The third condition to avoid at all costs in your dog
WORTHINGTON -- This is the third installment in my three-part series on health concerns affecting Labrador retrievers.
The first was on hip dysplasia, the second was on Exercise Induced Collapse (EIC) and this one will cover what I thought was Canine Muscle Myopathy. I have learned a lot in my research for these three columns and one fact is that although it is often called Canine Muscle Myopathy, its real name is Centronuclear Myopathy or CNM for short.
These are big words for a dog guy and overwhelming for many potential puppy buyers.
There are many different myopathies that affect Labradors. Many are just an unfortunate function of dog health and there is little that can be done to avoid them at purchase time, but this is one that can avoided by proper breeding procedures and is one every puppy buyer better have a good grip on before they lay out good hard cash to make a puppy purchase.
So just what is Centronuclear Myopathy (CNM)? It is a disabling disease that affects Labradors from all over the world. Countries like the United States, Canada, Argentina, South Africa and Europe all have reported cases of this disease. The outcomes seem to be identical regardless of where they are reported.
At birth the affected puppy is undistinguishable from its litter mates. Symptoms become visible at two to five months of age. Most puppies go home to the new owners at around eight weeks.
During this time (two to five months) weight loss is evident and a general deterioration of muscle control becomes evident. Puppies exhibit an awkward gait and intolerance to any kind of exercise. The condition will worsen to an almost complete loss of muscle control.
There are videos on YouTube that show dogs with this condition and they are almost enough to make you cry. Afflicted dogs will never recover and, in most cases, they are put to sleep. If the dog manages to survive for very long, they suffer from significant respiratory difficulties due to condition.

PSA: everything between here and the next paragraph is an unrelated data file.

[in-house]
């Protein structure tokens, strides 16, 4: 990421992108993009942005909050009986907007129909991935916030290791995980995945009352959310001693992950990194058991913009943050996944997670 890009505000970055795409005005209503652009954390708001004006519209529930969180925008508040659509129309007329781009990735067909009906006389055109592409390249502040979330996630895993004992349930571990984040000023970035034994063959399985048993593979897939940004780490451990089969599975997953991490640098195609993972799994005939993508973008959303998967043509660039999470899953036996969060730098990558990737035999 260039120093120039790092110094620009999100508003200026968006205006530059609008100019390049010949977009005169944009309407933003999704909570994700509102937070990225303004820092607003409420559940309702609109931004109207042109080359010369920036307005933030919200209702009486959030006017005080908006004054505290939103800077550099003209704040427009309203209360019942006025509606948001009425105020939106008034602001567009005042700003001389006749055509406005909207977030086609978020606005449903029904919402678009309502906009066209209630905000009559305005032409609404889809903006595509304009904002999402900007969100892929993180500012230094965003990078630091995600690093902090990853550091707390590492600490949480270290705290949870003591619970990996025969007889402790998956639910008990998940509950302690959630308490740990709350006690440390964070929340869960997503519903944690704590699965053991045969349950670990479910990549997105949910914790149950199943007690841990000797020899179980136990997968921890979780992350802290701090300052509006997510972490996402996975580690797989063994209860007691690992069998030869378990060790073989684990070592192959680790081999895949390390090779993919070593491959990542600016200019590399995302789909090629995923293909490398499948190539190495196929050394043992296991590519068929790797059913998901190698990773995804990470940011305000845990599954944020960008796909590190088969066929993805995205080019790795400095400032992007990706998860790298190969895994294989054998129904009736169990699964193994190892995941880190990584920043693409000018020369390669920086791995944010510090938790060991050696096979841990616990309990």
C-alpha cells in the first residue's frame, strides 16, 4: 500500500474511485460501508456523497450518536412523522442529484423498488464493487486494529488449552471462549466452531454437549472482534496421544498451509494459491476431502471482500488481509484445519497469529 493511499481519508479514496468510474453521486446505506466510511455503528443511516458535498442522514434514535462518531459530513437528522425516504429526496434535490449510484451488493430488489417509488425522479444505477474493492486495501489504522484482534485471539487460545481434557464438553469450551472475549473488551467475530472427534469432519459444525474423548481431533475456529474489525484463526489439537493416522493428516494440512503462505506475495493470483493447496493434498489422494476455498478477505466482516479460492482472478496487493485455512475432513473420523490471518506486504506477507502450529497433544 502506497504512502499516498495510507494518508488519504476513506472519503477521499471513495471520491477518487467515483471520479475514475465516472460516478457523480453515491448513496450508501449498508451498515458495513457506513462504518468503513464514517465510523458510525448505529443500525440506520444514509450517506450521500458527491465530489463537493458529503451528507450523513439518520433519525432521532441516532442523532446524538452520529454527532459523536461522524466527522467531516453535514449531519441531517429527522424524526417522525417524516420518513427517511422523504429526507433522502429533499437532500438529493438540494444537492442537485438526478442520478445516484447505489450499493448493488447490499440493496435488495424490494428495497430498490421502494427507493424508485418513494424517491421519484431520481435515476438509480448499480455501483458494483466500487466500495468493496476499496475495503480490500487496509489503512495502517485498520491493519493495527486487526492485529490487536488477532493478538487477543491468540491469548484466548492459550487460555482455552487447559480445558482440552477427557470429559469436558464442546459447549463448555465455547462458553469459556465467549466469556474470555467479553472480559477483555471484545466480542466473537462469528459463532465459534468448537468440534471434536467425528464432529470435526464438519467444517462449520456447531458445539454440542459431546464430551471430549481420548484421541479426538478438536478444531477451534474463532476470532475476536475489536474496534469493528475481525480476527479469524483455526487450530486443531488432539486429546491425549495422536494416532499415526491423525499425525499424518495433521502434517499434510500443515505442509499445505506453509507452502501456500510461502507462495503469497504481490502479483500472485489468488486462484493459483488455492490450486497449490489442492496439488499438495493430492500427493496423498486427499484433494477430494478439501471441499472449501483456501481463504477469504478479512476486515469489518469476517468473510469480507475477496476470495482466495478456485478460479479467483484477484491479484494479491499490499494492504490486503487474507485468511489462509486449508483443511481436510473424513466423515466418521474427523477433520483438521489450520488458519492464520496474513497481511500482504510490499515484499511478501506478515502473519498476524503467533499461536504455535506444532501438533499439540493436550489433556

To see a dog with this condition would make you think this dog had been on the loose in a war zone for six months with almost no food or water. There is nothing pretty about Centronuclear Myopathy (CNM).
Avoiding this condition in the first place is the only way to deal with the problem. Just like EIC, which I covered last week, this condition can be avoided with proper attention to the status of the parents. This status can now be determined with a blood test that looks for mutated genes.
If both parents are CNM clear then the puppies will be clear and no problems will result. Just like with EIC, if one parent is a carrier and one is clear then 50 percent of the puppies will be a carrier and 50 percent will be clear. Being a carrier will not result in the CNM affliction. Carriers show no signs. They just have the ability to pass on the defect to their offspring if proper precautions are not taken.
What this means is that breeding Labrador puppies is more than getting two AKC registered dogs of opposite sexes in the same room at the right time. It requires the breeder to spend a substantial investment in time and money to get their breeding stock checked for three important genetic defects before any breeding takes place.
They need to have the hips x-rayed on dogs that are at least two years of age. They need to get a certificate of a passing grade from the OFA. If they pass this requirement, they need to have both the EIC and the CNM test done to ensure that at least one parent is tested CLEAR for both of these diseases.
Both parents with an all clear on both tests are better but not a requirement. Remember that carriers of EIC and CNM will not show signs or suffer from these conditions. Only dogs that are considered affected (two mutated genes, one from each parent) will live less than satisfactory lives in a hunting home and most pet homes for that matter.
The next time you price a puppy and the seller tells you the price is $150, ask about these three issues. Cheap puppies will come with few assurances.
I would rather pay $650 for a puppy that I know is not affected by EIC and CNM and has parents with good hips than the cheaper priced one that has a pretty good chance of heartbreak later.
I love my dogs. All four of them lay on the living room rug as I scratch them behind the ears. We hunt and train together as often as we can. I owe them the best dog quality of life I can deliver and they hunt as hard as they can to say thanks for that life.
You, as a dog buyer, must do everything in your power to wipe out these serious health issues by mandating (with your pocketbook) your breeder do well researched breeding backgrounds, and make sure whatever breeding you may do with your own dog does not pass on these avoidable health issues. If you don't, then maybe you should consider making a different purchasing decision.
Maybe you should consider buying a cat instead.
Scott Rall is the Daily Globe's outdoors columnist. His column can also be read weekly at www.dglobe.com.